At Discover Strength, we often refer to our approach to resistance exercises as HIT or High Intensity Training. We have used this terminology for the last 10 years and I have employed HIT as a strength coach since 1999. Recently, the terms “High Intensity Training,” “HIT”, or “HIIT” (High Intensity Interval Training) have increased in popularity. Seemingly, if your heart rate is elevated or if there is sweat dripping off your nose during exercise, you are performing a variation of “HIT.” This really couldn’t be any further from the truth.
The acronym HIT was developed in 1975 by Dr. Ellington Darden during a presentation he was giving at Duke University. He sought to articulate the research findings and approach to strength training popularized by Arthur Jones, the founder of Nautilus Sports Medical Industries. Since 1975, scores of excellent books have been written about HIT, strength and conditioning coaches in virtually every sport have employed HIT with a variety of athletes, and body-builders have utilized HIT in their training. Only in the last five years has the term “High Intensity Training” been used to describe a multitude of training approaches ranging from P90X, to sprint interval training, to Cross Fit. The aforementioned approaches to exercise couldn’t be any further from the original definition of HIT.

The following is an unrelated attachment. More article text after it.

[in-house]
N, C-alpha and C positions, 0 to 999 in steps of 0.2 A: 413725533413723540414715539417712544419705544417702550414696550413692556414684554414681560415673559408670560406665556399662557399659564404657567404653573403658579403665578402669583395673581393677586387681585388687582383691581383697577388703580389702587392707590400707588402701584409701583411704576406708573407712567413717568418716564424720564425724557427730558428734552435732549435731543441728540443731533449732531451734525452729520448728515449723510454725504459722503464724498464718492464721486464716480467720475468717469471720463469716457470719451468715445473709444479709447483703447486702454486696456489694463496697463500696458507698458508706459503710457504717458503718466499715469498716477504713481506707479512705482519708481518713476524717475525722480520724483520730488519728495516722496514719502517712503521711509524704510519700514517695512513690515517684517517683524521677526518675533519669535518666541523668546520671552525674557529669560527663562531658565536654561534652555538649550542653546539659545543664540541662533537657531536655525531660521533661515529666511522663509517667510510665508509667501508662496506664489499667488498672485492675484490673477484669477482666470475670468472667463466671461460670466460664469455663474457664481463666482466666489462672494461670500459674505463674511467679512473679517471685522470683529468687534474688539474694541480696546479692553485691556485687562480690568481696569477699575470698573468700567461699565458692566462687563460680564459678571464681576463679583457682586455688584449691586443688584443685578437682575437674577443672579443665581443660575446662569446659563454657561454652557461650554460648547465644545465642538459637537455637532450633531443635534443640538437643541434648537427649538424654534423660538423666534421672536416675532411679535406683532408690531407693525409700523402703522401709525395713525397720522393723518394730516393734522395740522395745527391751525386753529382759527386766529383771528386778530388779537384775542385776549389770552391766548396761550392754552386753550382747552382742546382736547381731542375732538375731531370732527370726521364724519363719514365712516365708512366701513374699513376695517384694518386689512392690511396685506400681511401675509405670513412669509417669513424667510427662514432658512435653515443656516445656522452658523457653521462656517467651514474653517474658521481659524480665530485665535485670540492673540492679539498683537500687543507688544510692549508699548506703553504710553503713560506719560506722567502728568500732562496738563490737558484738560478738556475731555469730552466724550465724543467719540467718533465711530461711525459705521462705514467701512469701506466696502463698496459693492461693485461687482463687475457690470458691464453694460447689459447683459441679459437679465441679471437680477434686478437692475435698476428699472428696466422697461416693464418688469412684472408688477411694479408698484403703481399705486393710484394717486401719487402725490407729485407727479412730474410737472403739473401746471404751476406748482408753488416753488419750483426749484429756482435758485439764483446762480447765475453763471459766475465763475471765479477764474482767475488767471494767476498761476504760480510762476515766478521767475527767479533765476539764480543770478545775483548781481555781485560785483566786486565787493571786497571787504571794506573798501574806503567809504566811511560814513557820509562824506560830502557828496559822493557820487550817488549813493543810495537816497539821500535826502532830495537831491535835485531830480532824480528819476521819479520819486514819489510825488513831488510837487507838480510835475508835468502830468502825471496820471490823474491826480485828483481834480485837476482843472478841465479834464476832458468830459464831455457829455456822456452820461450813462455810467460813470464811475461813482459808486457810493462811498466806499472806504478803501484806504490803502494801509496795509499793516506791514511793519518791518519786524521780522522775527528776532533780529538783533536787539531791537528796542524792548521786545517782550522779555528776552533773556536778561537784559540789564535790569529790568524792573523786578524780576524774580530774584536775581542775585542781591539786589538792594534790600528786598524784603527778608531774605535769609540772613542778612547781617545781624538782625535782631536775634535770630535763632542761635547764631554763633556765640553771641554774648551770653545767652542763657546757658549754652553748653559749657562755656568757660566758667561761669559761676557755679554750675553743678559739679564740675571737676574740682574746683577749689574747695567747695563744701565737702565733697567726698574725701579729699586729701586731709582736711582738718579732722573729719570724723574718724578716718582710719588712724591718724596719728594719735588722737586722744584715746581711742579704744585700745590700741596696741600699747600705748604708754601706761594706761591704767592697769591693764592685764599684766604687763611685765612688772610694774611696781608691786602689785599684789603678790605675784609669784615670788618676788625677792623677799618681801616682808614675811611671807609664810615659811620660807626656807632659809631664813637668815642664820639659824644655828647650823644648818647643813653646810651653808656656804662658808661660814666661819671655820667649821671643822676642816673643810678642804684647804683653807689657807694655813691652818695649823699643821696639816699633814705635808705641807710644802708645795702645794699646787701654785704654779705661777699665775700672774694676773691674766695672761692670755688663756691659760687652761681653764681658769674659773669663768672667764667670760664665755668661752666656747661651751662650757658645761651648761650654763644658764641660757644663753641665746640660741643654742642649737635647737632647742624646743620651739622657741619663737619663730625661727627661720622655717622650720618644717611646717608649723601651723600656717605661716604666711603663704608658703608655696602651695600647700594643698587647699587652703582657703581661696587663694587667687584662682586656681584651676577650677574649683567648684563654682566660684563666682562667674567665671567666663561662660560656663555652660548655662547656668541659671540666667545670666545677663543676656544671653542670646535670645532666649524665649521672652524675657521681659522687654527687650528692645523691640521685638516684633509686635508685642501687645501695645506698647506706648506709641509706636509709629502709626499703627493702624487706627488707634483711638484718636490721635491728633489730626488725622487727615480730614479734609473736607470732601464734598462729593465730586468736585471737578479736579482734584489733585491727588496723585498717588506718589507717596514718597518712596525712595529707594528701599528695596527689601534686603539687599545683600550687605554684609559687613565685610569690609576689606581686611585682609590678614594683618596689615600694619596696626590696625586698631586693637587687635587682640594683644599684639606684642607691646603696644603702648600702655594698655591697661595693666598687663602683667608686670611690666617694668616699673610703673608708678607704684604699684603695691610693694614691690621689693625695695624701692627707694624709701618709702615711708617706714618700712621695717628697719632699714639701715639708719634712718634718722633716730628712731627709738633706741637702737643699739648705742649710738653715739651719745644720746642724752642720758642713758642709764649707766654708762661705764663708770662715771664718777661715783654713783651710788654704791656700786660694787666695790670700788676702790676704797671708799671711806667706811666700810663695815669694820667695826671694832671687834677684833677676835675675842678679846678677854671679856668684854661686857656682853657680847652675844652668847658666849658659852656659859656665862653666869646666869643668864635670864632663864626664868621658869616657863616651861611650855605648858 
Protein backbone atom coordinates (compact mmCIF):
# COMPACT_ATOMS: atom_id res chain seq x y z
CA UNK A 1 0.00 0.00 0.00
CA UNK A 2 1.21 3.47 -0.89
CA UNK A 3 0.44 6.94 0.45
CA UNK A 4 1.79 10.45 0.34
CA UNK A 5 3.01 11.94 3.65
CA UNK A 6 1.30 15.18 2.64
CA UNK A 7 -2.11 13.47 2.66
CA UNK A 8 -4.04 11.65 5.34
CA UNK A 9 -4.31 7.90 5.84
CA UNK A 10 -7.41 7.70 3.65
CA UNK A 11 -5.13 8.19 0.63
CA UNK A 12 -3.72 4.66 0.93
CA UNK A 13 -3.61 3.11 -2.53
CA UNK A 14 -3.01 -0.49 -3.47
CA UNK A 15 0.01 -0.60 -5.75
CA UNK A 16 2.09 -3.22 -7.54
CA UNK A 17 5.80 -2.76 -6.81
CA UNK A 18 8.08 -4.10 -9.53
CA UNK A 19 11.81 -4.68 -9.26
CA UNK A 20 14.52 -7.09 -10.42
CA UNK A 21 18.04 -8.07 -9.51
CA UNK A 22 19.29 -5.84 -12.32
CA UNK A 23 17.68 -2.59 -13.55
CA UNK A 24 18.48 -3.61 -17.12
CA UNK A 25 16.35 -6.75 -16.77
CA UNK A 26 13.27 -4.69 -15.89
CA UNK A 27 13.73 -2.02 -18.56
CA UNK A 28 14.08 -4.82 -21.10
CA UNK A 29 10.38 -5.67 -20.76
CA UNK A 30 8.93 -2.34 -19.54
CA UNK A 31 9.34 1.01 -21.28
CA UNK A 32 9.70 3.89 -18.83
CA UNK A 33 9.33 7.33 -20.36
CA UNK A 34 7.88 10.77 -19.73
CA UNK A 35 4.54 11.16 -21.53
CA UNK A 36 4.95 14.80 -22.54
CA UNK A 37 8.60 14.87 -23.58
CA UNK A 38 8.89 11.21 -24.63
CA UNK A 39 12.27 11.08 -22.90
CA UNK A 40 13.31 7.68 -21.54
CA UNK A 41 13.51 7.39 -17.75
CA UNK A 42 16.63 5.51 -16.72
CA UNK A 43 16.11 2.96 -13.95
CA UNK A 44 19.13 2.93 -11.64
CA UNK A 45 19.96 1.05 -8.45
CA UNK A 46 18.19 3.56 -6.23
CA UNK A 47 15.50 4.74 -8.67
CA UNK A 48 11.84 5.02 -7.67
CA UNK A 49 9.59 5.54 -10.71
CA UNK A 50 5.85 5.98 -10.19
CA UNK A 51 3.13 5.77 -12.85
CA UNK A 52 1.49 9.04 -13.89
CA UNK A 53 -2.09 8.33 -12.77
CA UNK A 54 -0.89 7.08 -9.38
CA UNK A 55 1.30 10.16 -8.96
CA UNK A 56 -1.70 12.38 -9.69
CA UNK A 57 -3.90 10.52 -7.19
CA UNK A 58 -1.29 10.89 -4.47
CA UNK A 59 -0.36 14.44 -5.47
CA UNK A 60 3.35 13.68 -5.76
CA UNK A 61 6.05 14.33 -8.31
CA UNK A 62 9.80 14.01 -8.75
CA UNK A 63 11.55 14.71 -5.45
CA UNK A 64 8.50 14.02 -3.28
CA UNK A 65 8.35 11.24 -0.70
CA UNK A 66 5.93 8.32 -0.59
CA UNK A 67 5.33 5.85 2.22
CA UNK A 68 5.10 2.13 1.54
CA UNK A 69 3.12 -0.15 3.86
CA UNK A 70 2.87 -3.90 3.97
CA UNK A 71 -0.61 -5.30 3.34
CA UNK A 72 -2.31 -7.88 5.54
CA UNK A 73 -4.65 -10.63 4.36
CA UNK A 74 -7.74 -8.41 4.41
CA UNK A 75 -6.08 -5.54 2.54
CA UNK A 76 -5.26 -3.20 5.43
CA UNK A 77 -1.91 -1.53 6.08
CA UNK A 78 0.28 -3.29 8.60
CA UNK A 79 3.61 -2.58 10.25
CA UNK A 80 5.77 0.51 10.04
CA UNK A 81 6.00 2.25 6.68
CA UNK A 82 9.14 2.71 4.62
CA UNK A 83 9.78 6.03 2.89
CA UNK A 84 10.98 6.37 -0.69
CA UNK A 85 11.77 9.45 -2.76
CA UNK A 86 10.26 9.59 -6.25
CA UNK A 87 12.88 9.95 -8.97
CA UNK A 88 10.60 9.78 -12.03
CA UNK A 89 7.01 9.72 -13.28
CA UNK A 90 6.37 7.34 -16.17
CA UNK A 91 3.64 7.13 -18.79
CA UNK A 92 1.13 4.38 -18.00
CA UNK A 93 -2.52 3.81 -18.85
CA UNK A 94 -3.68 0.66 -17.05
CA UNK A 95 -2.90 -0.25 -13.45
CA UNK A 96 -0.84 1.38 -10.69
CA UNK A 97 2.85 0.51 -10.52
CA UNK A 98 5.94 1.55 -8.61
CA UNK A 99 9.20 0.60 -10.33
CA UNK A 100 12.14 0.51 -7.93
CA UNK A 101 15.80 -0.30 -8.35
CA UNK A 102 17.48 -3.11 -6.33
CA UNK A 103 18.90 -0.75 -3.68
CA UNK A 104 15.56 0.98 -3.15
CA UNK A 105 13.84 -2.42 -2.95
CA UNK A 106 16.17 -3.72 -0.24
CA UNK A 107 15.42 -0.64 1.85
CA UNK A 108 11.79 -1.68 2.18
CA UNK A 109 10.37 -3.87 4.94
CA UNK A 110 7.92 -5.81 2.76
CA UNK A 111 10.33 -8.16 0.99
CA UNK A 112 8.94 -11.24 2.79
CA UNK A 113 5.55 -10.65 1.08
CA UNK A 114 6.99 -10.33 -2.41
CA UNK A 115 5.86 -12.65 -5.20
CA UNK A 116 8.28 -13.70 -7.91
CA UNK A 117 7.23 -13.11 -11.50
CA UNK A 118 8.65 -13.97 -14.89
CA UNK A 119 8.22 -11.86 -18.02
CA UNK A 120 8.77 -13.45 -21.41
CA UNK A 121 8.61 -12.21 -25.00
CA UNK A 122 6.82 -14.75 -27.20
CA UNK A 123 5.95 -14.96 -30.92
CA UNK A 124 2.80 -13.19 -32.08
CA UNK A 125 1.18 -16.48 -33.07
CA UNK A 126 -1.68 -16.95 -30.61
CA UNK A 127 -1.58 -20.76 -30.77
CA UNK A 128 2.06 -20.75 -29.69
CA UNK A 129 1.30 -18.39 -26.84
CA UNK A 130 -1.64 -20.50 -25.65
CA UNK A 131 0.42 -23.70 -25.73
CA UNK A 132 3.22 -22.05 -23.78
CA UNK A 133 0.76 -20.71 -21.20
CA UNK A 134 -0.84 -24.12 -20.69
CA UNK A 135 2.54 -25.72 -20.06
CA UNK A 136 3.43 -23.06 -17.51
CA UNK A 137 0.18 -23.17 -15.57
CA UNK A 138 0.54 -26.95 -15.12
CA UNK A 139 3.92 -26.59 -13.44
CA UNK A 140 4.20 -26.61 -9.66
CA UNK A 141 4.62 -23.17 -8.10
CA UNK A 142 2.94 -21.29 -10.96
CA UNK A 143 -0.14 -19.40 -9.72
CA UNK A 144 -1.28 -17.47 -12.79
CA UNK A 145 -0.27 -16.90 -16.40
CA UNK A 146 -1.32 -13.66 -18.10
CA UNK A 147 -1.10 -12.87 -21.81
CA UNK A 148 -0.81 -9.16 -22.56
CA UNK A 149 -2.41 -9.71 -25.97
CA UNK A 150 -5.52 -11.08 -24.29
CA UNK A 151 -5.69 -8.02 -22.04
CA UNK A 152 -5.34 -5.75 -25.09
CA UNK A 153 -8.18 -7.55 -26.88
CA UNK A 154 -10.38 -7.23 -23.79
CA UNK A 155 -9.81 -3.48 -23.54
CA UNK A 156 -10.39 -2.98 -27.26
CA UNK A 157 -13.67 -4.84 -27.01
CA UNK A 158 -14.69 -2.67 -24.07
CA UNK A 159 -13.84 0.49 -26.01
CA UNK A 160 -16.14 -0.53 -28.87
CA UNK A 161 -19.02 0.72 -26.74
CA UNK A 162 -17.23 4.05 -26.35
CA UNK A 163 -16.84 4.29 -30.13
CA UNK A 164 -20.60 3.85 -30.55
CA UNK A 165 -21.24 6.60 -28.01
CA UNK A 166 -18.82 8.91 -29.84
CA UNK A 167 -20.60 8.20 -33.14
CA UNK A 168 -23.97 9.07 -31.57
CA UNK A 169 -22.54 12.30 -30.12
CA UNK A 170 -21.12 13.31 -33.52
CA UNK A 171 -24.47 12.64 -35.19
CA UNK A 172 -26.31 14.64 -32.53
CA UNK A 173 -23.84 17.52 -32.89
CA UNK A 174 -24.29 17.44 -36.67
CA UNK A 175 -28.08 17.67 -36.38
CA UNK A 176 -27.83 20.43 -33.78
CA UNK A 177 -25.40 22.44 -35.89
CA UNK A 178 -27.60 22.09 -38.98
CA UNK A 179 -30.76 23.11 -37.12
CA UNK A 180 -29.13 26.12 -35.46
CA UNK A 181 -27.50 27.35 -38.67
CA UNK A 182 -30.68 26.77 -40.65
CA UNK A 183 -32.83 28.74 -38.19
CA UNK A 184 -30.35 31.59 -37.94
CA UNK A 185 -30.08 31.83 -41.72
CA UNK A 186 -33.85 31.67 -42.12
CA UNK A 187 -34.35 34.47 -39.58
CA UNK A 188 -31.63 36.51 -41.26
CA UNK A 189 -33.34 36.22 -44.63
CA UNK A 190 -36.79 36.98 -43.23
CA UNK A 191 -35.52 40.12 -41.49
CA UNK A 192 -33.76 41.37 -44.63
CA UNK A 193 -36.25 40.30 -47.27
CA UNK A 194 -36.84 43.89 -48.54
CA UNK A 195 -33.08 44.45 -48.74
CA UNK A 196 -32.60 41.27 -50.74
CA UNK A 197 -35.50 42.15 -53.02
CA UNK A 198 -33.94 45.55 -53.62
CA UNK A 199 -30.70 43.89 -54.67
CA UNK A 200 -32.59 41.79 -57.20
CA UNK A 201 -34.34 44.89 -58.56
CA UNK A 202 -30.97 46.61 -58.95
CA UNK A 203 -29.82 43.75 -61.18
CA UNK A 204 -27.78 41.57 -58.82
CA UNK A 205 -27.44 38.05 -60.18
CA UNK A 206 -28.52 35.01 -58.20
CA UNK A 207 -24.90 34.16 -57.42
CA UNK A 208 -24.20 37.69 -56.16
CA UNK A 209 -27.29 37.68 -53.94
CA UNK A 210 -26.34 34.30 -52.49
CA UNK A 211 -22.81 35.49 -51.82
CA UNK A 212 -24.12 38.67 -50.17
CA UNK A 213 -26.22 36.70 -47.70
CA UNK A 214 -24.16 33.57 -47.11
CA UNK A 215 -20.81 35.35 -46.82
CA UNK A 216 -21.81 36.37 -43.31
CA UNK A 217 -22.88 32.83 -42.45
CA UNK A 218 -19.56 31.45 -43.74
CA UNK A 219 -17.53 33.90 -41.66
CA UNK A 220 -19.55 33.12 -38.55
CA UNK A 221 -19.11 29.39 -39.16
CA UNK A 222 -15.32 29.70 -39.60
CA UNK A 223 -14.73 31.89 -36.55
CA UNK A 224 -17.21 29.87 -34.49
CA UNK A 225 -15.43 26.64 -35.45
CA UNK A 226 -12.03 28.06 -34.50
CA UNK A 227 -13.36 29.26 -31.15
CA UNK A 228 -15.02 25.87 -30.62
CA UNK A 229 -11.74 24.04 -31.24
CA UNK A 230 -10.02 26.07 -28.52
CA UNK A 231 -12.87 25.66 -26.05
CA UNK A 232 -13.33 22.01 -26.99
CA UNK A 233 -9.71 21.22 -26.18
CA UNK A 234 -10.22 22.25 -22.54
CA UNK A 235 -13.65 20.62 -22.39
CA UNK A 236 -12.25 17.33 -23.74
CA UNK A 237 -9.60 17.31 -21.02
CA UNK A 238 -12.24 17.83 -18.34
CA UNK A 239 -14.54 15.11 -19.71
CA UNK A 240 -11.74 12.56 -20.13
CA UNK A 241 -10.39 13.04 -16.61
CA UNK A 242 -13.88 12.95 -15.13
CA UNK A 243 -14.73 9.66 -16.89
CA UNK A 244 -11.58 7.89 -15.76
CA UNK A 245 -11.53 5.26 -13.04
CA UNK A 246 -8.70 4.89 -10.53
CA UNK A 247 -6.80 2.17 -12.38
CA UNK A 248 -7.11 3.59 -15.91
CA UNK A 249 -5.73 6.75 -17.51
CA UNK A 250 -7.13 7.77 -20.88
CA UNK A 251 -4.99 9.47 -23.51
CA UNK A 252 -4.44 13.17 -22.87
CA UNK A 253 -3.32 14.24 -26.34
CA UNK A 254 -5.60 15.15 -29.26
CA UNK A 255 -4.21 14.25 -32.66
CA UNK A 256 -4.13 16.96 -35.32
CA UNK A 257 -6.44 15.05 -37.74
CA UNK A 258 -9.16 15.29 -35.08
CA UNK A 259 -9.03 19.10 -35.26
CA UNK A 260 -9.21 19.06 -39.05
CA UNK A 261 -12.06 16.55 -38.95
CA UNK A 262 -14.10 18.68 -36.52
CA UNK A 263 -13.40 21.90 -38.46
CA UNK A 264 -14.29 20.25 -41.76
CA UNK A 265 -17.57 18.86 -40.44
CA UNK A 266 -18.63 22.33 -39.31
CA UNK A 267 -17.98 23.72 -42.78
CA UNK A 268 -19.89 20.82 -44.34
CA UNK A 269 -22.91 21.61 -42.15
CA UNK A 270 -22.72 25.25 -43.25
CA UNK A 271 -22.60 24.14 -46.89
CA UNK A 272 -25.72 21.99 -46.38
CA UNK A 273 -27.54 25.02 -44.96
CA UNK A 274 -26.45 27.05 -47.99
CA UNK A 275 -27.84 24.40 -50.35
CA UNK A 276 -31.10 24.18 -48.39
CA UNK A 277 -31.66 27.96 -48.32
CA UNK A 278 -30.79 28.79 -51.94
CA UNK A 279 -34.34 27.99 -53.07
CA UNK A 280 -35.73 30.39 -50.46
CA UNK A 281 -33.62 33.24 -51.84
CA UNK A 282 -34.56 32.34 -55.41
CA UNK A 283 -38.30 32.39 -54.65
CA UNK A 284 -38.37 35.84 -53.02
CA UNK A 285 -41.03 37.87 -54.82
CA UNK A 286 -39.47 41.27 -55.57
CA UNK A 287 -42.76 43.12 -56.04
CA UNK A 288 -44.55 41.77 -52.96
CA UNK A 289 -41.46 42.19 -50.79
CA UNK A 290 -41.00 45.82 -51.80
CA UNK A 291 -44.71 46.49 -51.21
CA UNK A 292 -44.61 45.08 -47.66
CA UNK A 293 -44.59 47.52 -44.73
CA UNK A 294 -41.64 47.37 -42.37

What is HIT? In it’s original and purest form, HIT involves the following:
- Intensity. Each set is performed to the point of momentary muscle failure; the point in which another perfect repetition cannot be performed. The preponderance of research suggests that intensity and muscle failure trump all other exercise variables.
- Brief Workouts. Rather than spend 1-2 hours during a given workout, HIT advocates for performing only 5-12 exercises; a total of 20-40 minutes of time spent in the gym. The time-intensity continuum dictates that as the length of a workout increases, the intensity must decrease. You can train hard or you can train long, but you can’t do both.
- Infrequent Training. Instead of hitting the gym 3-5 days per week, HIT advocates 1-2 weekly workouts. We don’t get stronger and reap the benefits of strength training while we strength train, we reap these benefits as we recover from the training stimulus.
- Perfect Form. Slow, controlled movement speeds maximize muscle tension and decrease injury risk by minimizing the forces exposed to joints and connective tissue. If you are swinging the weight, incorporating momentum, or moving the weight rapidly, you are unloading your muscles while simultaneously increasing your injury risk.
- Progression. Gradually increase either the resistance or the number of reps performed as you become stronger.
- Utilize a combination of free-weights, machines, manual resistance, band resistance, and body weight. It’s not the tool, but how the tool is used that is important.